Admitting Chat Transcripts And Usernames From A Computer As Non-Hearsay

Before admitting chat, usernames and other content from the records of a seized computer, what showing must be made to connect the contents to the computer user? The Eighth Circuit reviewed the admissibility of chat transcripts and usernames in a recent child pornography trial, in United States v. Manning, 738 F.3d 937 (8th Cir. Jan. 3, 2014) (No. 13-1016)

Records found on a computer can present hearsay issues if the statements from the computer records are offered for the truth of the matter asserted. The Eighth Circuit recently considered the admissibility of chat transcripts and user names found on a computer.

Trial Court Proceedings: Admitting Chat Transcripts And Usernames

Defendant Manning was charged with the receipt of, and possession of child pornography after an investigation and search warrant was executed at his residence. During the search, state law enforcement officers seized three compact discs and a laptop computer. One disc, a Memorex disc, was determined to contained 14 videos of child pornography. A forensic examination of the media revealed "1,029 images and 49 video files on the laptop, all depicting child pornography" and "several online chat conversations ... by a person employing the usernames 'boost_virgin' and 'mem659.' During these conversations, the person operating under username "boost_virgin" said at various times that he was 31 years old, from Missouri, five feet eight inches tall, and the father of two sons who were 6 and 10 years old. Based on this identifying information and the fact that the chats were conducted by a person using Manning's laptop, law enforcement determined it was Manning, operating under the user names 'boost_virgin' and 'mem659,' who engaged in these chats with other unknown individuals from the internet." Manning, 738 F.3d at 941.

At trial, the defendant "objected to the admission of any of the chat conversations, arguing that there was insufficient evidence to establish that he was one of the participants in the chats and that they therefore constituted inadmissible hearsay." The trial court overruled the objection after concluding there was a sufficient basis to connect the defendant to the computer and its contents. The jury convicted the defendant on the charges and he was sentenced to serve 360 months in prison. On appeal, the defendant challenged the admission of the "chat transcripts related to the usernames 'boost_virgin' and 'mem659' discovered on" his seized computer which "were used to establish Manning's interest in trading child pornography online, as well as his sexual interest in children." Manning, 738 F.3d at 942-43.

Eighth Circuit Review: Non-Hearsay Bases Identified For Admission

The circuit noted that the trial court that “portions of the chats contained identifying information about Manning” and that the defendant had “admitted adopting the username ‘mem659’ for his computer account” which “was the same one used in some of the chats.” The circuit concluded that this “identifying information, coupled with the undisputed fact that the chats were found on Manning's personal laptop found in a home where he lived alone, was sufficient for the district court to find that Manning was the person participating in the chats under the usernames ‘boost_virgin’ and ‘mem659.’" Manning, 738 F.3d at 943.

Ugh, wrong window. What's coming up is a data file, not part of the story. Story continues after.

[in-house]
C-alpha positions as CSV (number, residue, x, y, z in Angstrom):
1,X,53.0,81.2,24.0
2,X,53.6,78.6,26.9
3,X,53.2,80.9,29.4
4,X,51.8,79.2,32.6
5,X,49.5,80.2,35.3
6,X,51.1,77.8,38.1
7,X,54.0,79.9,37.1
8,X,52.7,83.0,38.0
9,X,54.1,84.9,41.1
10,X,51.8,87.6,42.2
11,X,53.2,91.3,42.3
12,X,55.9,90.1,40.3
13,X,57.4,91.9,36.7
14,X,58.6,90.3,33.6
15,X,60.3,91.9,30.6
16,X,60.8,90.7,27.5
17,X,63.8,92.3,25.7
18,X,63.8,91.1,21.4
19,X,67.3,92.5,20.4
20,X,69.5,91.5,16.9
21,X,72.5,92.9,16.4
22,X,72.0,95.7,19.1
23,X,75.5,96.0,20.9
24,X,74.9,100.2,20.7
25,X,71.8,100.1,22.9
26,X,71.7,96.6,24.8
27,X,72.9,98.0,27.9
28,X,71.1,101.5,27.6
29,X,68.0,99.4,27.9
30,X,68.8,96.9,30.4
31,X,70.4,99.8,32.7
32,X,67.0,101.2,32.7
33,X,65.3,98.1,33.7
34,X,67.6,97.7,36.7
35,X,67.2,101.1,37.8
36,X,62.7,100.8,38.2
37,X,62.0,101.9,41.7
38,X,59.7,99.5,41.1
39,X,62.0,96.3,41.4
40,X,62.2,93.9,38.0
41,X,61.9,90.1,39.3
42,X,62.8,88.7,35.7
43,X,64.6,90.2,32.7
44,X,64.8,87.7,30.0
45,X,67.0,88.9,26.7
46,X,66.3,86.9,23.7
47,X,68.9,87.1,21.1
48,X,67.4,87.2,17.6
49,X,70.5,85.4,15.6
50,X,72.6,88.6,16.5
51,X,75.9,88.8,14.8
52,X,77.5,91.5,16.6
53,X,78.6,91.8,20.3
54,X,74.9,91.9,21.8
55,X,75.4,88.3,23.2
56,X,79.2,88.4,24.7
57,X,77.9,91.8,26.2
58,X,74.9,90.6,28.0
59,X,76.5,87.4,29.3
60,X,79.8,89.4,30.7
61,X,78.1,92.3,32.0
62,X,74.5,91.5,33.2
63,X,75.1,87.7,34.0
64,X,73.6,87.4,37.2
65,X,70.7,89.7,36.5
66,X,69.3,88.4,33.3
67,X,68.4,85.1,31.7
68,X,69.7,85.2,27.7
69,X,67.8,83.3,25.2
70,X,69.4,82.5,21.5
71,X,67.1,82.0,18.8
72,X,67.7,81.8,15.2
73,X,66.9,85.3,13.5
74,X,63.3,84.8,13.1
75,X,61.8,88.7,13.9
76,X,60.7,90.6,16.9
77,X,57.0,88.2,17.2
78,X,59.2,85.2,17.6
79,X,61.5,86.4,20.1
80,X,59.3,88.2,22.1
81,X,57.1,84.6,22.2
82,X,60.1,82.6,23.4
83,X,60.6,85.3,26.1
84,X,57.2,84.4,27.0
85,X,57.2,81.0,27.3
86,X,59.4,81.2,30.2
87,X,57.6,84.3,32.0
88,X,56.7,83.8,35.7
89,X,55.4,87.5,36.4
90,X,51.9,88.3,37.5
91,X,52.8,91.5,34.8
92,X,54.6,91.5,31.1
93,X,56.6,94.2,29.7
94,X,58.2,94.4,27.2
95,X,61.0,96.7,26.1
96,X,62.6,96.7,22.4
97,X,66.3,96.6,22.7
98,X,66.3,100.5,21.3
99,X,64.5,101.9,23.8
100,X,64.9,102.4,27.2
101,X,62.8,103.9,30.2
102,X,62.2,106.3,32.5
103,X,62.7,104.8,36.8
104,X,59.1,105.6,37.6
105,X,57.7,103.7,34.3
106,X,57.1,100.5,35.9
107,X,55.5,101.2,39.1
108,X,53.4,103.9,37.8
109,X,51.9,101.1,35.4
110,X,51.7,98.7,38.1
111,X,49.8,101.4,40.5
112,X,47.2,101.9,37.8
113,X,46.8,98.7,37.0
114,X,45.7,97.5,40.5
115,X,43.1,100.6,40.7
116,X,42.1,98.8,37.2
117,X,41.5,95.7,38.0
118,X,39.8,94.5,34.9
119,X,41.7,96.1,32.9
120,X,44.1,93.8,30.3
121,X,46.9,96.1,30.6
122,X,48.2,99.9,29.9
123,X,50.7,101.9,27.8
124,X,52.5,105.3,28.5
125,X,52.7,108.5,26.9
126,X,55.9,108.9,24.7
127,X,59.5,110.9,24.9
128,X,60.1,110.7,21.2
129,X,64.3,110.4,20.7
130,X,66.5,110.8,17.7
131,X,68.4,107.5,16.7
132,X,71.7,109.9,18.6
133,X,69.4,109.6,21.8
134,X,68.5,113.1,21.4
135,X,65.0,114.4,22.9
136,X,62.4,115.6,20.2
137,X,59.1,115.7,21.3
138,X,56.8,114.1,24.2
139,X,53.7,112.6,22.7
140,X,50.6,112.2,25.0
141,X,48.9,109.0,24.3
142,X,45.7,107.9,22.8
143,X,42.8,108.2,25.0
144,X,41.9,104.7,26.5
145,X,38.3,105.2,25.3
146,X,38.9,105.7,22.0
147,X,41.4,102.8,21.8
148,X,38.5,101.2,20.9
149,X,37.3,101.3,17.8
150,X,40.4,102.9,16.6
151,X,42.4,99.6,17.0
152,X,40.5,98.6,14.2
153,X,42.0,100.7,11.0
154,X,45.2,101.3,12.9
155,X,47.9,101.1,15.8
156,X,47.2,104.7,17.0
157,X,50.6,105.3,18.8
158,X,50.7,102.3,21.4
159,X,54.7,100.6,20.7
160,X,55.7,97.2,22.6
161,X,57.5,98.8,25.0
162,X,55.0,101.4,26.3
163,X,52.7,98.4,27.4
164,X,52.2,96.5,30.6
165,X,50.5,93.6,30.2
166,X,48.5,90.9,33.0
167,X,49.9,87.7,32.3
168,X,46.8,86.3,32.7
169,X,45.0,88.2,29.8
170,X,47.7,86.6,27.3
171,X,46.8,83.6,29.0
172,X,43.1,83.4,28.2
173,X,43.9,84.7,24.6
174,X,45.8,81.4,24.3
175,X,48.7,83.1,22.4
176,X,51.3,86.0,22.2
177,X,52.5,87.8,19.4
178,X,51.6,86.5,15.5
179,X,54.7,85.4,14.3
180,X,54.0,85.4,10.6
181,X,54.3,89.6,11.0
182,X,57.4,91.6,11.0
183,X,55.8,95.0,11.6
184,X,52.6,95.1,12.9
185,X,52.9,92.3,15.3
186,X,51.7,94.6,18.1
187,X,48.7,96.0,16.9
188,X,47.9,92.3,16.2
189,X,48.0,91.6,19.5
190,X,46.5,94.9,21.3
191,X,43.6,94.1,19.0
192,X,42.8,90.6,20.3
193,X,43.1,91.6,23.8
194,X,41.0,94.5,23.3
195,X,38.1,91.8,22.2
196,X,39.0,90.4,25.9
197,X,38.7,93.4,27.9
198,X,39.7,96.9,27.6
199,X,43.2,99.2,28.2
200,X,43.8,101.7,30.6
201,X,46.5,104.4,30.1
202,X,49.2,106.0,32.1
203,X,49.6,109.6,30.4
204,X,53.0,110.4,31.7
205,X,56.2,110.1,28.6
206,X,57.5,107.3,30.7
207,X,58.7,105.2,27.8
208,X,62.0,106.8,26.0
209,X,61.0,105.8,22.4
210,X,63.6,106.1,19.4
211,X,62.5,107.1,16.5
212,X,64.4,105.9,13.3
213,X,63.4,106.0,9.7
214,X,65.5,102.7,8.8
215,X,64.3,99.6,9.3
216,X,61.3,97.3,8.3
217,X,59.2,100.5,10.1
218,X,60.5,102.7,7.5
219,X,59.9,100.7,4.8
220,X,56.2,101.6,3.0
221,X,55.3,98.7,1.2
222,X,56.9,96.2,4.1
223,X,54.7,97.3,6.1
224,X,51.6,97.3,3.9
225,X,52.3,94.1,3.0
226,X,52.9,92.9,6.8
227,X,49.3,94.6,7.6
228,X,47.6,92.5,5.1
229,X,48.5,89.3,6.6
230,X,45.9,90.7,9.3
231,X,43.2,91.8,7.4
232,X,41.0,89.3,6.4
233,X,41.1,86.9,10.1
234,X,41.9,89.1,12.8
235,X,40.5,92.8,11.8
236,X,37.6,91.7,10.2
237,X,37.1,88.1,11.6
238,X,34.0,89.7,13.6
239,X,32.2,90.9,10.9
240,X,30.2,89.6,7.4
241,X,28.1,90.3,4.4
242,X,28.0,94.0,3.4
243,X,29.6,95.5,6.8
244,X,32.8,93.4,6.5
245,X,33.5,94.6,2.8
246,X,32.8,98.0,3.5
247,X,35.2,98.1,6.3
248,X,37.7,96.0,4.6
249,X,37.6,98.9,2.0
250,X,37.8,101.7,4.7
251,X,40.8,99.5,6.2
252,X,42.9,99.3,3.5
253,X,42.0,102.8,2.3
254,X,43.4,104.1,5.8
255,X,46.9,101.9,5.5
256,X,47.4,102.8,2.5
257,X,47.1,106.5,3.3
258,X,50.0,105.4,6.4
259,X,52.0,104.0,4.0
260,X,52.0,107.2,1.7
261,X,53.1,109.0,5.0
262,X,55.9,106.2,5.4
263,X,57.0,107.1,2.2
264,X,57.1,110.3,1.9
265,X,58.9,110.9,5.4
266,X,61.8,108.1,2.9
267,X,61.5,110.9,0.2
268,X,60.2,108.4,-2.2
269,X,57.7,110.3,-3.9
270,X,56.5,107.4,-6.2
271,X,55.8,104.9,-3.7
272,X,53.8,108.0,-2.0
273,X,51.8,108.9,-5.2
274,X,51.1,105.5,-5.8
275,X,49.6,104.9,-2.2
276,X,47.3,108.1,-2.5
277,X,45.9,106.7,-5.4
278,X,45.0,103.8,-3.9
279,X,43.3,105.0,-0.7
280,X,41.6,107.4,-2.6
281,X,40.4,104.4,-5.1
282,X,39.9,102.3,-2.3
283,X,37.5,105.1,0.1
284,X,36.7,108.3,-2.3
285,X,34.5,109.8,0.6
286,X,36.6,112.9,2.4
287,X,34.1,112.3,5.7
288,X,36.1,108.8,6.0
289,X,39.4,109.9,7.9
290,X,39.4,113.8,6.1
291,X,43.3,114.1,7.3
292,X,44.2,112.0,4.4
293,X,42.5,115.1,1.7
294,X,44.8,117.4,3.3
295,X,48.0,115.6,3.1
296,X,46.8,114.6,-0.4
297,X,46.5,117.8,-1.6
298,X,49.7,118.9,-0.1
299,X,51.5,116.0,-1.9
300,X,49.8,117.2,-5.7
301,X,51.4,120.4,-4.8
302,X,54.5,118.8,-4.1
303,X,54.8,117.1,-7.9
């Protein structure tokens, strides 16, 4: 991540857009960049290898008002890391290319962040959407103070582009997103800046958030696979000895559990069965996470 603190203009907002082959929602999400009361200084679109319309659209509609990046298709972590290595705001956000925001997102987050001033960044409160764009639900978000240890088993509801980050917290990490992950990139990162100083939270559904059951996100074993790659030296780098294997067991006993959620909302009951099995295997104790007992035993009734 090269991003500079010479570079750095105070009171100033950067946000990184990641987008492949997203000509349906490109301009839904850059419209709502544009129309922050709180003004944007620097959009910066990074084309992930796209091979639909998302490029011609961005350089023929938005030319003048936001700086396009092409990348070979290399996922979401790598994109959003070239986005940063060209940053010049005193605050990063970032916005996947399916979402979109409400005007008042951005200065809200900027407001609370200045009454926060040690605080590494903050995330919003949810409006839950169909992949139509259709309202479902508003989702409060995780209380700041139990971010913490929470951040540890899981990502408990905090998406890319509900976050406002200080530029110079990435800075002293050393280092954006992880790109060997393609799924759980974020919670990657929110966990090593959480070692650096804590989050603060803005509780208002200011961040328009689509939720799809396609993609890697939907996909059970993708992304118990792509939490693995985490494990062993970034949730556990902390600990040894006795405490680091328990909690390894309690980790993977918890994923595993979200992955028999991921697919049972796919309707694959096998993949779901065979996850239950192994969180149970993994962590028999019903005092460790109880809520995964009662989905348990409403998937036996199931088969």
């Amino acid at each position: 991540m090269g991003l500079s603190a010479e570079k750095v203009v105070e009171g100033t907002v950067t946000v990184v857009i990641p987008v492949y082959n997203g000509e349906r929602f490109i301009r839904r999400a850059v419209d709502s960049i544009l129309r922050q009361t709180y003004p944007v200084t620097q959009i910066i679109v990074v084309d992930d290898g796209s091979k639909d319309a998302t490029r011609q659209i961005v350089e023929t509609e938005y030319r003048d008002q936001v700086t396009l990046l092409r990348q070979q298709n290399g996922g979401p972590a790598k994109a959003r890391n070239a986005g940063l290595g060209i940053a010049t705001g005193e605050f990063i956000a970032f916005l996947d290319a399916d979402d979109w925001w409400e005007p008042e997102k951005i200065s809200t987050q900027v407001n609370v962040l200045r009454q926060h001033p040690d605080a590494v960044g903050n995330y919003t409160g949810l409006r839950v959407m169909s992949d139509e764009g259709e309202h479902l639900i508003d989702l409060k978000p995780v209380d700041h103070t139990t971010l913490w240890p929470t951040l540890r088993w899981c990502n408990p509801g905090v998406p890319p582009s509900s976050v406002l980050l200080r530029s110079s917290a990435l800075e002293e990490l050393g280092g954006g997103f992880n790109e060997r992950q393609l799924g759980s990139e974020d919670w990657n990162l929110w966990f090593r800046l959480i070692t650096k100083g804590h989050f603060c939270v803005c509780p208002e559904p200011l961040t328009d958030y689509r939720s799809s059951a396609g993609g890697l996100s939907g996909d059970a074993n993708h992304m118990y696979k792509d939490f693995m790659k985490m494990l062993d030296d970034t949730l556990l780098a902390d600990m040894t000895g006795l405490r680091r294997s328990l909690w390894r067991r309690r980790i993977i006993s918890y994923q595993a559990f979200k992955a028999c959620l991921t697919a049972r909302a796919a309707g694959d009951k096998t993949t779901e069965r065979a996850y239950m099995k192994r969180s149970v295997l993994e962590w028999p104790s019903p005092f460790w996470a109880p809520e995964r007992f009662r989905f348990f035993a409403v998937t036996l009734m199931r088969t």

The Eighth Circuit concluded a further reason supported the admission of the chat: “as circumstantial evidence (i.e., a non-hearsay purpose) associating Manning with the child pornography found on his computer.” Manning, 738 F.3d at 943 (citing United States v. Koch, 625 F.3d 470, 479-80 (8th Cir. 2010) (admitting documents found on a computer and flash drive that contained information identifying the defendant as circumstantial evidence associating the defendant with the computer and flash drive)).

Finally, the statements of unidentified third parties on the chat transcripts were admissible as non-hearsay to “provide context for Manning's responses.” Manning, 738 F.3d at 943-44 (citing United States v. Cooke, 675 F.3d 1153, 1156-57 (8th Cir. 2012) (statements of an unknown individual in a sexually explicit email exchange with the defendant were not hearsay because they provided context for the defendant's response and the truth of the statement was immaterial); United States v. Burt, 495 F.3d 733, 738–39 (7th Cir. 2007) (online chat conversations discussing child pornography were not offered for their truth but to provide context for defendant's admissions)),


The Manning case shows the analysis that may be used to determine whether the contents of a computer may be admitted against the purported computer user. First, the court may consider evidence that may link the individual to the computer. As an alternative basis, the circuit noted the computer records could be admitted “as circumstantial evidence (i.e., a non-hearsay purpose) associating" the individual with the records found on his computer. Both methods of proof require a sufficient showing to connect the individual to the computer. Once this nexus is made, the statements of others may be admitted as non-hearsay to provide context to the statements made by the defendant.

For more on the Koch case, see Computer User Name, Authored Files and Manufacturer’s Inscription Was Not Hearsay Evidence.


Photo Description: Eighth Circuit Court of Appeals, Thomas F. Eagleton U.S. Courthouse in St. Louis, MO. Learn more about the 29-story courthouse which was named after former U.S. Senator Eagleton.


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